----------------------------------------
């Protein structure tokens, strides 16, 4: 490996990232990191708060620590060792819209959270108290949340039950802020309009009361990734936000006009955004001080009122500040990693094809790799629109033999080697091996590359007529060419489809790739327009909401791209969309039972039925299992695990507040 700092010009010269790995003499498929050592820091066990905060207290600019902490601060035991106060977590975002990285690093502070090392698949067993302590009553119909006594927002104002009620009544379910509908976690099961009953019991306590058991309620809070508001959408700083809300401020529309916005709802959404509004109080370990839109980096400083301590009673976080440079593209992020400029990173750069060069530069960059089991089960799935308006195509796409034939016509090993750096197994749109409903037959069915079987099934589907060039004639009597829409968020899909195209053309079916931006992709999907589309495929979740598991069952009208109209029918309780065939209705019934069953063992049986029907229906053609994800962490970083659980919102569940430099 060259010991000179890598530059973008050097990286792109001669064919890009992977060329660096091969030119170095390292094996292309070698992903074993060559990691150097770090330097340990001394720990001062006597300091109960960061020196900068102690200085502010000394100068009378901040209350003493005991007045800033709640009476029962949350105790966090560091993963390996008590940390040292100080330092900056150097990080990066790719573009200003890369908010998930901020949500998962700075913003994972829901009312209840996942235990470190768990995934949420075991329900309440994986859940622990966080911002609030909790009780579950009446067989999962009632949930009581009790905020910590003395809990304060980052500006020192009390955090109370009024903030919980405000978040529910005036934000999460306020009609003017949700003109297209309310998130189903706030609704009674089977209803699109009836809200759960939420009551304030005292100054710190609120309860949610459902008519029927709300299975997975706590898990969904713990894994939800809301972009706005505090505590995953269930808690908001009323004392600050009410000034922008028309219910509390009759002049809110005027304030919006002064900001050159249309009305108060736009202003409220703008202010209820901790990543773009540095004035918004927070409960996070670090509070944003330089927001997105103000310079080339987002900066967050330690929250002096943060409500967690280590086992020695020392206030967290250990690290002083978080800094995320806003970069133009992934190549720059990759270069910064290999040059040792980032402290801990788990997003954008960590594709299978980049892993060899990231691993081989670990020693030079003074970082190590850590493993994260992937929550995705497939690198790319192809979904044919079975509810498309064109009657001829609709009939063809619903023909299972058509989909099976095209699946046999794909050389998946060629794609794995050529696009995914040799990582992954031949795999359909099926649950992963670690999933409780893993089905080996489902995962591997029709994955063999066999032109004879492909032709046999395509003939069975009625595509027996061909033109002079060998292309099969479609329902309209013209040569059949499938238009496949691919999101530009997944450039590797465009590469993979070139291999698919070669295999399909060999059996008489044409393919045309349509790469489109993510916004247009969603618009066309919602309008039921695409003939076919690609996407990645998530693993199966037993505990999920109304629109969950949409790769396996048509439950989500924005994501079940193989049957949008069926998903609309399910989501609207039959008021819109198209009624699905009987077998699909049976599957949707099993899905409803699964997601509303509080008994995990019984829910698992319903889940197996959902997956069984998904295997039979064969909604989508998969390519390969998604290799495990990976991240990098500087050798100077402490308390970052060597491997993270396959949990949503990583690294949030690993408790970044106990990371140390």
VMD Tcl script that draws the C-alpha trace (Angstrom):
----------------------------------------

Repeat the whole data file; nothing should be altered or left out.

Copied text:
């Protein structure tokens, strides 16, 4: 490996990232990191708060620590060792819209959270108290949340039950802020309009009361990734936000006009955004001080009122500040990693094809790799629109033999080697091996590359007529060419489809790739327009909401791209969309039972039925299992695990507040 700092010009010269790995003499498929050592820091066990905060207290600019902490601060035991106060977590975002990285690093502070090392698949067993302590009553119909006594927002104002009620009544379910509908976690099961009953019991306590058991309620809070508001959408700083809300401020529309916005709802959404509004109080370990839109980096400083301590009673976080440079593209992020400029990173750069060069530069960059089991089960799935308006195509796409034939016509090993750096197994749109409903037959069915079987099934589907060039004639009597829409968020899909195209053309079916931006992709999907589309495929979740598991069952009208109209029918309780065939209705019934069953063992049986029907229906053609994800962490970083659980919102569940430099 060259010991000179890598530059973008050097990286792109001669064919890009992977060329660096091969030119170095390292094996292309070698992903074993060559990691150097770090330097340990001394720990001062006597300091109960960061020196900068102690200085502010000394100068009378901040209350003493005991007045800033709640009476029962949350105790966090560091993963390996008590940390040292100080330092900056150097990080990066790719573009200003890369908010998930901020949500998962700075913003994972829901009312209840996942235990470190768990995934949420075991329900309440994986859940622990966080911002609030909790009780579950009446067989999962009632949930009581009790905020910590003395809990304060980052500006020192009390955090109370009024903030919980405000978040529910005036934000999460306020009609003017949700003109297209309310998130189903706030609704009674089977209803699109009836809200759960939420009551304030005292100054710190609120309860949610459902008519029927709300299975997975706590898990969904713990894994939800809301972009706005505090505590995953269930808690908001009323004392600050009410000034922008028309219910509390009759002049809110005027304030919006002064900001050159249309009305108060736009202003409220703008202010209820901790990543773009540095004035918004927070409960996070670090509070944003330089927001997105103000310079080339987002900066967050330690929250002096943060409500967690280590086992020695020392206030967290250990690290002083978080800094995320806003970069133009992934190549720059990759270069910064290999040059040792980032402290801990788990997003954008960590594709299978980049892993060899990231691993081989670990020693030079003074970082190590850590493993994260992937929550995705497939690198790319192809979904044919079975509810498309064109009657001829609709009939063809619903023909299972058509989909099976095209699946046999794909050389998946060629794609794995050529696009995914040799990582992954031949795999359909099926649950992963670690999933409780893993089905080996489902995962591997029709994955063999066999032109004879492909032709046999395509003939069975009625595509027996061909033109002079060998292309099969479609329902309209013209040569059949499938238009496949691919999101530009997944450039590797465009590469993979070139291999698919070669295999399909060999059996008489044409393919045309349509790469489109993510916004247009969603618009066309919602309008039921695409003939076919690609996407990645998530693993199966037993505990999920109304629109969950949409790769396996048509439950989500924005994501079940193989049957949008069926998903609309399910989501609207039959008021819109198209009624699905009987077998699909049976599957949707099993899905409803699964997601509303509080008994995990019984829910698992319903889940197996959902997956069984998904295997039979064969909604989508998969390519390969998604290799495990990976991240990098500087050798100077402490308390970052060597491997993270396959949990949503990583690294949030690993408790970044106990990371140390």
VMD Tcl script that draws the C-alpha trace (Angstrom):